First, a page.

Condom discomfort and associated problems with their use among university students

Indiana University Bloomington, Bloomington, Indiana, United States
Journal of American College Health (Impact Factor: 1.45). 11/2005; 54(3):143-7. DOI: 10.3200/JACH.54.3.143-148
Source: PubMed

ABSTRACT In addition to consistent use, condoms must be used correctly. The purpose of this study was to identify prevalence and types of condom-associated discomfort among university students, the outcomes of this discomfort, and the role of discomfort in condom breakage. We conducted a cross-sectional study of 206 students attending a private university in the southern United States. We assessed 3 potential outcomes: breakage, not using condoms throughout sex, and low condom-use motivation. Nearly one third reported discomfort, including tightly fitting condoms, vaginal irritation, and loss of sensation. Discomfort was associated with breakage (p = .0001), incomplete use (p = .0001), and less motivation to use condoms (p = .018). Gender moderated the latter 2 findings. Adjusted findings indicate that students reporting discomfort were 3.6 times more likely to also report breakage (p = .0009). Continued investigation of this topic is warranted. Prevention education may benefit university students by promoting several key practices, such as adding lubricant to condoms before they dry out and acquiring condoms that fit properly.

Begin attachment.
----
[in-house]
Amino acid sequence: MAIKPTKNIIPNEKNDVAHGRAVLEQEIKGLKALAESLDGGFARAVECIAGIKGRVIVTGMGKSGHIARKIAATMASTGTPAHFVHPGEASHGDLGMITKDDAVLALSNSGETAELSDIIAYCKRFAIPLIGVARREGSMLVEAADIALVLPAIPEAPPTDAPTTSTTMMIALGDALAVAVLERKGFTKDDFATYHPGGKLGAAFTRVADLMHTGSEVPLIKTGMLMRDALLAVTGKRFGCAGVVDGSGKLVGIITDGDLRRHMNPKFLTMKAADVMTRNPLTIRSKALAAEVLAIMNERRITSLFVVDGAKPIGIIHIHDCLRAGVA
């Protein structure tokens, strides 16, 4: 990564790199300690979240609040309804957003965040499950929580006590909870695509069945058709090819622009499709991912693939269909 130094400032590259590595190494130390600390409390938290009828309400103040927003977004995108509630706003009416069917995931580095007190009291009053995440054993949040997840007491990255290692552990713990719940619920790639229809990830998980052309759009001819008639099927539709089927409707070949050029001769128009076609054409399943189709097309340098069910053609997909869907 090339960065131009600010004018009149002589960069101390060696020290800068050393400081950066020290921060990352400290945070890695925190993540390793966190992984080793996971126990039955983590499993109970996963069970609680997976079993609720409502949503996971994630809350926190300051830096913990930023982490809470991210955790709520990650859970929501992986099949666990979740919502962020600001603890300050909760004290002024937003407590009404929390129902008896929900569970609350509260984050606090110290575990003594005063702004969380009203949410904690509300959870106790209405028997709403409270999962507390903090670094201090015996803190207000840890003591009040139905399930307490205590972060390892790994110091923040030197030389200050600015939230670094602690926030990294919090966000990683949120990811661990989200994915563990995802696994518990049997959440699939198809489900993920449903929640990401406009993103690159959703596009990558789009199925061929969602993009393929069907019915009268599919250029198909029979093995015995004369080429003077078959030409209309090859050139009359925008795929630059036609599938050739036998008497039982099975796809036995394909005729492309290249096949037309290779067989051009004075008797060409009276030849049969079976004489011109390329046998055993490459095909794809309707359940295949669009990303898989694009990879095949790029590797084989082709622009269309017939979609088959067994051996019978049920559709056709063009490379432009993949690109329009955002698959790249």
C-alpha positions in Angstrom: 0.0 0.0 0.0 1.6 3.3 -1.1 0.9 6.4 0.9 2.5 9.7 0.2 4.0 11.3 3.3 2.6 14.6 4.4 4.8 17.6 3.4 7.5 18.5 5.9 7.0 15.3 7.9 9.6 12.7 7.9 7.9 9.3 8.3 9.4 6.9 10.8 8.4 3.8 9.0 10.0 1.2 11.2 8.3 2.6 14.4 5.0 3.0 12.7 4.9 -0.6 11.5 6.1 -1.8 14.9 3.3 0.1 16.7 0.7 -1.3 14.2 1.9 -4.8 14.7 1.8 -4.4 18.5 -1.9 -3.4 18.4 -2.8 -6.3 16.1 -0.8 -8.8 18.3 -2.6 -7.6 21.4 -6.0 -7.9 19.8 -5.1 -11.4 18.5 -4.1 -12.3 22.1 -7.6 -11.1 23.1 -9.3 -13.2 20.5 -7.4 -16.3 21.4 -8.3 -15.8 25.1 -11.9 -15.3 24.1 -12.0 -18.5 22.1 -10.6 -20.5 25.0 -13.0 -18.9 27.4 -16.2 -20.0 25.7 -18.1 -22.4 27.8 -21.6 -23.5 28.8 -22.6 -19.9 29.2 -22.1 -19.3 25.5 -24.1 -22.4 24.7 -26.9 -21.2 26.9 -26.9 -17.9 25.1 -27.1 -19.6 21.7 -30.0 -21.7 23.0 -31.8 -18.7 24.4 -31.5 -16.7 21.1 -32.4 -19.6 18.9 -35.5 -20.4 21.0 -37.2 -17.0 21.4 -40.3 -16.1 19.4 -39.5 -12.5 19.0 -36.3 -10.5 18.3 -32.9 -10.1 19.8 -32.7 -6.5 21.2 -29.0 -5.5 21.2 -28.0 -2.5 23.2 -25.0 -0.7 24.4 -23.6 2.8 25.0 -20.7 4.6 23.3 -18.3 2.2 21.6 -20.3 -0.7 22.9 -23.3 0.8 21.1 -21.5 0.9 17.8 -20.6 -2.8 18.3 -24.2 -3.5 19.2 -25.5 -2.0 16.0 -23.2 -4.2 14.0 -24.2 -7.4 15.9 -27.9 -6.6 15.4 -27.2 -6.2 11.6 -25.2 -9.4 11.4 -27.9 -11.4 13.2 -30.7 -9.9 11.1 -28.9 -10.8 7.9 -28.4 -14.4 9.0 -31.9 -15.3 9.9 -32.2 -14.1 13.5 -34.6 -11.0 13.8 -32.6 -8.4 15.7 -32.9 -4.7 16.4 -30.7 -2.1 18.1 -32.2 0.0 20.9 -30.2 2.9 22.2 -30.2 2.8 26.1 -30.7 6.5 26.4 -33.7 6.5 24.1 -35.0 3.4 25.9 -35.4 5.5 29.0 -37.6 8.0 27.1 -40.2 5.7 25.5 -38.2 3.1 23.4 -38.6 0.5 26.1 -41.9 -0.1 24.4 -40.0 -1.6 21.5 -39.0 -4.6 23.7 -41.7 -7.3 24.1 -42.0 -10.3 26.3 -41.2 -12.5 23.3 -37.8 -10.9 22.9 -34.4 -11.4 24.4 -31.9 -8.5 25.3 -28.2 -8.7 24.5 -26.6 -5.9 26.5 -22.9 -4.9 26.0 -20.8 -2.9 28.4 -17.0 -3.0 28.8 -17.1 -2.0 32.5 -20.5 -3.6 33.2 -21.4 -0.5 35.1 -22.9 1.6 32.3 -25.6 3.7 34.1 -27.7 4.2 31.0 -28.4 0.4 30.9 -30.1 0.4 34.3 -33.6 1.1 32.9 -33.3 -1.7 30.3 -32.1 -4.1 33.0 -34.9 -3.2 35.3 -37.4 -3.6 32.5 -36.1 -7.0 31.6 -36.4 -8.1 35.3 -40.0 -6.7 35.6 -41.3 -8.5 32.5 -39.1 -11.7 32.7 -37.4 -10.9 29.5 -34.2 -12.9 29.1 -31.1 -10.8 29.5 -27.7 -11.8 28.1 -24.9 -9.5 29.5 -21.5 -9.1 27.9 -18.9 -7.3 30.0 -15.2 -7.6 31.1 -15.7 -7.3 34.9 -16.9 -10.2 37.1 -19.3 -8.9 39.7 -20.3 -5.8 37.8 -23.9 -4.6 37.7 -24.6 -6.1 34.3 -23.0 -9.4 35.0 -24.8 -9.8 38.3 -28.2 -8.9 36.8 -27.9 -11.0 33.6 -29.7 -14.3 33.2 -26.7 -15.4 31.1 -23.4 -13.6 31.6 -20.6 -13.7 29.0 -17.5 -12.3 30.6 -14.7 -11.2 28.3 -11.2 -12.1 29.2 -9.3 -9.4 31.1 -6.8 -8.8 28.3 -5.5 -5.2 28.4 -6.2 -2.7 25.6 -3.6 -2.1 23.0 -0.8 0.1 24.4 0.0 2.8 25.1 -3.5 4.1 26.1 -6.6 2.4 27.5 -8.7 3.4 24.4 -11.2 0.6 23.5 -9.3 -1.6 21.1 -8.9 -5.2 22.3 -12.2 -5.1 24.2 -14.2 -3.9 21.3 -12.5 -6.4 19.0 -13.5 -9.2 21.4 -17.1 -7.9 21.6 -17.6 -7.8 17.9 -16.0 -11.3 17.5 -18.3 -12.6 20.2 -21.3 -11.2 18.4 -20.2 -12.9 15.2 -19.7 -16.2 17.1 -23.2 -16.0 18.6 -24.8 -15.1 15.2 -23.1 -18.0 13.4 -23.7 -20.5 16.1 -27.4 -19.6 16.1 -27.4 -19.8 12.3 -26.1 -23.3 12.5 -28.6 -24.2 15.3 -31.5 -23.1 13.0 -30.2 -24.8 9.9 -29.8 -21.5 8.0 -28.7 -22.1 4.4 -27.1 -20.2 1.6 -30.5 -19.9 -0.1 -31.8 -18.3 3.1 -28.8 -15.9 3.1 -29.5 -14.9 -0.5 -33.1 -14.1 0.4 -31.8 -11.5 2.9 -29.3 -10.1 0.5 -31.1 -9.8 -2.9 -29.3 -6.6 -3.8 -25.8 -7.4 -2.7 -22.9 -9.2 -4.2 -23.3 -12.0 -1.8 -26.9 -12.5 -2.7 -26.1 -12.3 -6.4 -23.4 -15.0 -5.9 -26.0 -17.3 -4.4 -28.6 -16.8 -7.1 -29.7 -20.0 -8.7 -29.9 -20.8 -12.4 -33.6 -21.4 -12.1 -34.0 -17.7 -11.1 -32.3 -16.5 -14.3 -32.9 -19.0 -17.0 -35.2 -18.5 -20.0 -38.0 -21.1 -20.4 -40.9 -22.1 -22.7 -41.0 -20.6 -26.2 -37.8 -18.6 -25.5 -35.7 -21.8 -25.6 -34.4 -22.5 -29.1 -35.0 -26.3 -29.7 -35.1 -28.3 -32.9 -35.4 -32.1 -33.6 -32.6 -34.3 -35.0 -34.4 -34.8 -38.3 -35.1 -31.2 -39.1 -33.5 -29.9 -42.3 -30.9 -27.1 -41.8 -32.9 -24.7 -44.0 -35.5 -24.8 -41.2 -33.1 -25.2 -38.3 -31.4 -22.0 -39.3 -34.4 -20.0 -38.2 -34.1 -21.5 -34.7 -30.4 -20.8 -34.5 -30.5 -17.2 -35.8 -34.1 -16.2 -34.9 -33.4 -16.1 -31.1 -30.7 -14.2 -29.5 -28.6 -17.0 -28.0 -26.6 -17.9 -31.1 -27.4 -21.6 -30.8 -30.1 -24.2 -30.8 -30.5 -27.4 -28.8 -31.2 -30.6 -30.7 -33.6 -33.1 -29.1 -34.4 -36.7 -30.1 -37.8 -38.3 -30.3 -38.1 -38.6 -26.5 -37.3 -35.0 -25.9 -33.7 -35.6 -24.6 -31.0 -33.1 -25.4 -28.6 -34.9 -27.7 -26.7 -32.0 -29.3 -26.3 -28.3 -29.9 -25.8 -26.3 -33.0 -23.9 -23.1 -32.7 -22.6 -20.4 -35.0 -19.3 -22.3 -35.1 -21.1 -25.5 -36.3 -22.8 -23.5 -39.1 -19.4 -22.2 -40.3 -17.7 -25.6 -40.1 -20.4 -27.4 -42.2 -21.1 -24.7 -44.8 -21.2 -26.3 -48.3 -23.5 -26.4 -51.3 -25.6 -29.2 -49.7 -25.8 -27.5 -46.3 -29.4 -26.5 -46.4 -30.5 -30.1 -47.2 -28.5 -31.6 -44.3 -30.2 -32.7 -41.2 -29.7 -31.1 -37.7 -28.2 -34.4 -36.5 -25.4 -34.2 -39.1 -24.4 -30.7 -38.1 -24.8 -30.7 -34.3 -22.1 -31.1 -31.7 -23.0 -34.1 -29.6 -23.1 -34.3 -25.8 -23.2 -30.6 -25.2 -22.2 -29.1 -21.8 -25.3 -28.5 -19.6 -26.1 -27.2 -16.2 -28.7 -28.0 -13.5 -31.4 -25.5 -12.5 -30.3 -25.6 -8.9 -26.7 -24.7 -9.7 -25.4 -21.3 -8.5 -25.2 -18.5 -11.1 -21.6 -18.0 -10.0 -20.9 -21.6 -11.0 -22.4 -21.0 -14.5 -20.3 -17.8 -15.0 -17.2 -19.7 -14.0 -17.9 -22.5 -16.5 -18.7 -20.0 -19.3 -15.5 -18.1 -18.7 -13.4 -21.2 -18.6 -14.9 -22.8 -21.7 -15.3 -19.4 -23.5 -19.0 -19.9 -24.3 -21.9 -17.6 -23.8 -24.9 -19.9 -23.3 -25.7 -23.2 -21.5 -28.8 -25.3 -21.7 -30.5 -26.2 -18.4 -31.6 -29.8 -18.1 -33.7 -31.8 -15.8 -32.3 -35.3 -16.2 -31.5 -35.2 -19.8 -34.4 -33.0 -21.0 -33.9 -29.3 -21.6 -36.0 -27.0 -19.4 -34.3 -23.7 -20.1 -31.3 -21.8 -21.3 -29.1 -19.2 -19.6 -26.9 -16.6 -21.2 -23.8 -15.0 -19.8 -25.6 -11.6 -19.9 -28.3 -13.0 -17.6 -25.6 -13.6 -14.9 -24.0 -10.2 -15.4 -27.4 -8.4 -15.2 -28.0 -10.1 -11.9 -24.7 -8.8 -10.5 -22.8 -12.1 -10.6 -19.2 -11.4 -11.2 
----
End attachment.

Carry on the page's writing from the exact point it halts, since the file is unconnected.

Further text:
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    ABSTRACT: How common are problems with condom use during sex? We examined Filipino men's negative experiences with male condoms using data from a sample of 1,010 sexually active Filipino men ages 15 to 54 who participated in the 2003 National Demographic and Health Survey. Results indicated that majority (80%) of Filipino condom users reported no problems with condoms. Among those who did experience problems, the most frequently cited were: pleasure reduction, inconvenience of use, and spoiled mood. Having problems with condom use was associated with men' s increasing age and with subjective beliefs that condoms would diminish pleasure, but not with men's socioeconomic status, educational attainment, knowledge of condoms' disease-protective properties, or sexual-minority status. Subjective beliefs appear to be more important than sheer knowledge about the protection provided by condoms. These beliefs may serve to create negative expectations about condoms and later, to legitimize non-use.
    Philippine Population Review 01/2013; 12(1):1-16.